The Australian state of New South Wales is facing one of the highest-risk fire days in its history, with temperatures climbing above 40C.
Firefighters are battling over 100 wildfires raging across the southeast of the country, with more than 20 deemed out of control.
Officials have evacuated national parks, warning that blistering temperatures and high winds are causing “catastrophic” fire conditions in some areas.
All state forests and national parks have been closed as a precaution and total fire bans are in place with temperatures expected to reach as high as 45C in some places.
Strong winds are also forecast, which could fan the flames in unpredictable directions.
Thousands of firefighters are on standby across the nation’s most populous state of New South Wales.
NSW Rural Fire Service commissioner Shane Fitzsimmons said: “We are shaping up for one of the worst fire danger days on record.
“You don’t get conditions worse than this. We are at the catastrophic level and clearly in those areas leaving early is your safest option.”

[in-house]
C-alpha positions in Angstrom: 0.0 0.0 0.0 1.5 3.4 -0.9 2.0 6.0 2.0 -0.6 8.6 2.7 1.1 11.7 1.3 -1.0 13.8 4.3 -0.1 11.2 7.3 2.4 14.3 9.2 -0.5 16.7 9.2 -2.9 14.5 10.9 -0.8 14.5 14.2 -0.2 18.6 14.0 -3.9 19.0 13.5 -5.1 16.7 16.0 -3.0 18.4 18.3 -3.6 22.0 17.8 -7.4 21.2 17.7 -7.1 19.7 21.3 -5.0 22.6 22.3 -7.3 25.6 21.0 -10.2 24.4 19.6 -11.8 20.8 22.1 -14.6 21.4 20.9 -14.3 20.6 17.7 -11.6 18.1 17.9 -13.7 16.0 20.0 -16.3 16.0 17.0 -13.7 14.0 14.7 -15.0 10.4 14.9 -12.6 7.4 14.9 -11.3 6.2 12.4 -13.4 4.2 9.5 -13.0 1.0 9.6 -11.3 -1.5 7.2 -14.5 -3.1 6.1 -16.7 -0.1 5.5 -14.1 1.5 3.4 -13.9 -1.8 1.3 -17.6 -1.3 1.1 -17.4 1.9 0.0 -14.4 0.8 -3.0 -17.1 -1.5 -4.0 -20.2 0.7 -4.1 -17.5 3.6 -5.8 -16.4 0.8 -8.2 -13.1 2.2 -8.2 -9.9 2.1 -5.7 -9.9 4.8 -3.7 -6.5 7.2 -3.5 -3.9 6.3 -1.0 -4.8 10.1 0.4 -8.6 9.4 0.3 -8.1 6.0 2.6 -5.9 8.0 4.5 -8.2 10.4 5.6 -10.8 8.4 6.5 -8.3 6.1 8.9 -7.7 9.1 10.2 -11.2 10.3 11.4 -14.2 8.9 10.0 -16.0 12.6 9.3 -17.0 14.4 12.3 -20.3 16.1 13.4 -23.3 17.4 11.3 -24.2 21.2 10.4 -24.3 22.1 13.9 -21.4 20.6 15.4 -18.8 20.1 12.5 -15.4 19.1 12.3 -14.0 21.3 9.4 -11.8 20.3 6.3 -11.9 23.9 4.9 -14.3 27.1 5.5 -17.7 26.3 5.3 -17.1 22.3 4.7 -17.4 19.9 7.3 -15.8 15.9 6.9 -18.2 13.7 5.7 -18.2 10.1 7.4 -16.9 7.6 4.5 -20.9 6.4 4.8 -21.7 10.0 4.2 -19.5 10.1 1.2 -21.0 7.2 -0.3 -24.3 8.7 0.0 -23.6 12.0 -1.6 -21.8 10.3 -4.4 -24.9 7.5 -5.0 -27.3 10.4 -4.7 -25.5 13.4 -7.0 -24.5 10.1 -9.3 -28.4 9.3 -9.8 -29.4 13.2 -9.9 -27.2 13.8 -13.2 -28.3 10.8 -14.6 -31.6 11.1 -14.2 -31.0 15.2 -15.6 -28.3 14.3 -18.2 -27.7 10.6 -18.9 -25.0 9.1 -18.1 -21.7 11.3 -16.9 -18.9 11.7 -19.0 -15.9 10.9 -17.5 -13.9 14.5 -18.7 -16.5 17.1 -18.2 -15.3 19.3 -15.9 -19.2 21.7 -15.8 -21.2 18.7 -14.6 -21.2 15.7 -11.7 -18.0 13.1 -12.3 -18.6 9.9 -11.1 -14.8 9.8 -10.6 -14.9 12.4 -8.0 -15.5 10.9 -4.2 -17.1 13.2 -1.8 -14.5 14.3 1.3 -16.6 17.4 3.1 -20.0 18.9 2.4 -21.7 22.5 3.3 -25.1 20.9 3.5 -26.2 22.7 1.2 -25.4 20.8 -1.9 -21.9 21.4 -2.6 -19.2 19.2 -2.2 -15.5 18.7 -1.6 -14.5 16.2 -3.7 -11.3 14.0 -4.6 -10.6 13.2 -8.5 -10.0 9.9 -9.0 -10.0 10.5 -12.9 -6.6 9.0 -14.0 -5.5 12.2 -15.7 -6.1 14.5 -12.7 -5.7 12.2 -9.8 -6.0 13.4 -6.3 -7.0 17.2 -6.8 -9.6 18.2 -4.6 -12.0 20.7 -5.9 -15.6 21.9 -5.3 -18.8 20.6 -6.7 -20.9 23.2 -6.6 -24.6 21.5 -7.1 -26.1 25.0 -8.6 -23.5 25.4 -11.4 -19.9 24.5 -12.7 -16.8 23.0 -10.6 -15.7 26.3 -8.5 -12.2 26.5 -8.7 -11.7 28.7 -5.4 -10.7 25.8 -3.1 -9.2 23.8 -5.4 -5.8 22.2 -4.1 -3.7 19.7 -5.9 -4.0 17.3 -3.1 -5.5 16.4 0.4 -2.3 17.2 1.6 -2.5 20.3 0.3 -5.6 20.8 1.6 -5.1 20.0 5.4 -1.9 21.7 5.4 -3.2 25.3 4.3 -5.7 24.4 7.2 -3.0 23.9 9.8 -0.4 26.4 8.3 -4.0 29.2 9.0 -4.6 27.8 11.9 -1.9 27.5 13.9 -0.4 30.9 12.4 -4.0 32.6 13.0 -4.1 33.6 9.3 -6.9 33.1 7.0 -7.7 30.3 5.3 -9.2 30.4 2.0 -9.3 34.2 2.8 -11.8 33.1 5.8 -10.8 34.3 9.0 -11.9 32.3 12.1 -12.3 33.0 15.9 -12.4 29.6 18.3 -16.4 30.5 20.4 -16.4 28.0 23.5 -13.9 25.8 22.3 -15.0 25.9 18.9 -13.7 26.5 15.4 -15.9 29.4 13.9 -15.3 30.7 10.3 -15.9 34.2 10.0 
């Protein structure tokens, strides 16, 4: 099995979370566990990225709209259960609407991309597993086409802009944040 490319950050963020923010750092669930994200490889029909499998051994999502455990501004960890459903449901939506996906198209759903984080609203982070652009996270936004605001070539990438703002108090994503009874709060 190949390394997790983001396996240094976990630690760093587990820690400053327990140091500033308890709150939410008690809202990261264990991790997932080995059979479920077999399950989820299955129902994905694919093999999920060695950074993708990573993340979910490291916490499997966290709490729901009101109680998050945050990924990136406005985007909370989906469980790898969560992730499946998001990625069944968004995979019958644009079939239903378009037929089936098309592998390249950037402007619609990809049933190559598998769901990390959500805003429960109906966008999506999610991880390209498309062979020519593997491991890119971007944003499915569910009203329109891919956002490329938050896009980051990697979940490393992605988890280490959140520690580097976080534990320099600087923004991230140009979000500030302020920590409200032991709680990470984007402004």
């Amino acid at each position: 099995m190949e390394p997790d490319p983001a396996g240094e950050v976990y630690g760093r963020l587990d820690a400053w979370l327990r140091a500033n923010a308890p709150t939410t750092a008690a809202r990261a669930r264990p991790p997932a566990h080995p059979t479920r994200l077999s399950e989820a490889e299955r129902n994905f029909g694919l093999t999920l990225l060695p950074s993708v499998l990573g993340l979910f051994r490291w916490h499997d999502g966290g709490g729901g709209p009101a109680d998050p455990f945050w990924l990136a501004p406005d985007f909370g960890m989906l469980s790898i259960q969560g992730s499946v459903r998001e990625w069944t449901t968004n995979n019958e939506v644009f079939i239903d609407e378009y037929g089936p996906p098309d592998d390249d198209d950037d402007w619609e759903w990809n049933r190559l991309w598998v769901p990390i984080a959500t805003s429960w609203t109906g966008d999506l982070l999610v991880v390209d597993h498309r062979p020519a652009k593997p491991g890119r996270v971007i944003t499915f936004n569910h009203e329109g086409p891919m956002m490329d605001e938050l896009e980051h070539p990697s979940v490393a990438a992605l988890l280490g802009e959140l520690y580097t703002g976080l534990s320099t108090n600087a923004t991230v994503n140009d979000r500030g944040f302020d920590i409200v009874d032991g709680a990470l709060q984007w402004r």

Australian Prime Minister Julia Gillard urged people to stay safe as she warned the nation to prepare for possibly its worst day of bushfires.
She told Australian television: “This is a very dangerous day.
“We of course are very concerned about these extreme weather conditions in New South Wales. The word catastrophic is being used for very good reason, So it is very important that people keep themselves safe.”
One of the worst uncontained fires on Tuesday was around Cooma, about 100km (62 miles) south of the capital city Canberra.
The fire danger in the state of Victoria is also high. Main concern is about a blaze in the southwest, which has already burnt out more than 7,000 hectares of bushland.
No deaths had been reported, although officials in Tasmania were still trying to find around 100 residents who have been missing since a fire tore through the small town of Dunalley, east of the state capital of Hobart, last week, destroying around 90 homes. No bodies were found during preliminary checks of the ruined houses.
Wildfires have scorched 20,000 hectares of forests and farmland across southern Tasmania since Friday.
Bushfires are common during the Australian summer. In February 2009, hundreds of fires across Victoria killed 173 people and destroyed more than 2,000 homes.